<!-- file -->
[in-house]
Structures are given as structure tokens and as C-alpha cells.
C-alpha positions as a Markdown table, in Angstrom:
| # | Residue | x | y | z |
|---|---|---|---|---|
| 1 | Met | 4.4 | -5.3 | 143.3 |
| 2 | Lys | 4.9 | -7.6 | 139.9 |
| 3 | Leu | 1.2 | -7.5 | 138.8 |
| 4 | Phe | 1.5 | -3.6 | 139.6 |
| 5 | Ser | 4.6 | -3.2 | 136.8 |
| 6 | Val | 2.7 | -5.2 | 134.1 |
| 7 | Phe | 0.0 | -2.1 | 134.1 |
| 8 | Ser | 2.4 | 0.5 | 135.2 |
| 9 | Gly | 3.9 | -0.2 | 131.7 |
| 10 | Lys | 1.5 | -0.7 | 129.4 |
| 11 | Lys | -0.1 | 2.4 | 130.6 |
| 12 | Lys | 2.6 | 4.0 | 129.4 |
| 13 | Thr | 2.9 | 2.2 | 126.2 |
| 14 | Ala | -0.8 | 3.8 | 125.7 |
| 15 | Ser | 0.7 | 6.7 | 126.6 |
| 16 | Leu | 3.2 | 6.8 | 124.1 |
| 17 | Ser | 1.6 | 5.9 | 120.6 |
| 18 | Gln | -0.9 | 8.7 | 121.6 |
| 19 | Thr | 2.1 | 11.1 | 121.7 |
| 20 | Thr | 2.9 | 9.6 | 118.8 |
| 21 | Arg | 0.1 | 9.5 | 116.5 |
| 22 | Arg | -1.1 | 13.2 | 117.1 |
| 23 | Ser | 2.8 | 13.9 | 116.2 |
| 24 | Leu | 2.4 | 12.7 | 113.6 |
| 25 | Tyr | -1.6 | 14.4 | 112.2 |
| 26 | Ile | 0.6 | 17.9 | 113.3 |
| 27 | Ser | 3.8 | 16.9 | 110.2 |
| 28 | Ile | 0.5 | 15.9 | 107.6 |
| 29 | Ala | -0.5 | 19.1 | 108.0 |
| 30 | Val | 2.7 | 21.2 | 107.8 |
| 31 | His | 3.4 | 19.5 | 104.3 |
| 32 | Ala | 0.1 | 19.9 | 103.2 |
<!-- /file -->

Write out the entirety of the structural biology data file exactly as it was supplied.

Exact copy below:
[in-house]
Structures are given as structure tokens and as C-alpha cells.
C-alpha positions as a Markdown table, in Angstrom:
| # | Residue | x | y | z |
|---|---|---|---|---|
| 1 | Met | 4.4 | -5.3 | 143.3 |
| 2 | Lys | 4.9 | -7.6 | 139.9 |
| 3 | Leu | 1.2 | -7.5 | 138.8 |
| 4 | Phe | 1.5 | -3.6 | 139.6 |
| 5 | Ser | 4.6 | -3.2 | 136.8 |
| 6 | Val | 2.7 | -5.2 | 134.1 |
| 7 | Phe | 0.0 | -2.1 | 134.1 |
| 8 | Ser | 2.4 | 0.5 | 135.2 |
| 9 | Gly | 3.9 | -0.2 | 131.7 |
| 10 | Lys | 1.5 | -0.7 | 129.4 |
| 11 | Lys | -0.1 | 2.4 | 130.6 |
| 12 | Lys | 2.6 | 4.0 | 129.4 |
| 13 | Thr | 2.9 | 2.2 | 126.2 |
| 14 | Ala | -0.8 | 3.8 | 125.7 |
| 15 | Ser | 0.7 | 6.7 | 126.6 |
| 16 | Leu | 3.2 | 6.8 | 124.1 |
| 17 | Ser | 1.6 | 5.9 | 120.6 |
| 18 | Gln | -0.9 | 8.7 | 121.6 |
| 19 | Thr | 2.1 | 11.1 | 121.7 |
| 20 | Thr | 2.9 | 9.6 | 118.8 |
| 21 | Arg | 0.1 | 9.5 | 116.5 |
| 22 | Arg | -1.1 | 13.2 | 117.1 |
| 23 | Ser | 2.8 | 13.9 | 116.2 |
| 24 | Leu | 2.4 | 12.7 | 113.6 |
| 25 | Tyr | -1.6 | 14.4 | 112.2 |
| 26 | Ile | 0.6 | 17.9 | 113.3 |
| 27 | Ser | 3.8 | 16.9 | 110.2 |
| 28 | Ile | 0.5 | 15.9 | 107.6 |
| 29 | Ala | -0.5 | 19.1 | 108.0 |
| 30 | Val | 2.7 | 21.2 | 107.8 |
| 31 | His | 3.4 | 19.5 | 104.3 |
| 32 | Ala | 0.1 | 19.9 | 103.2 |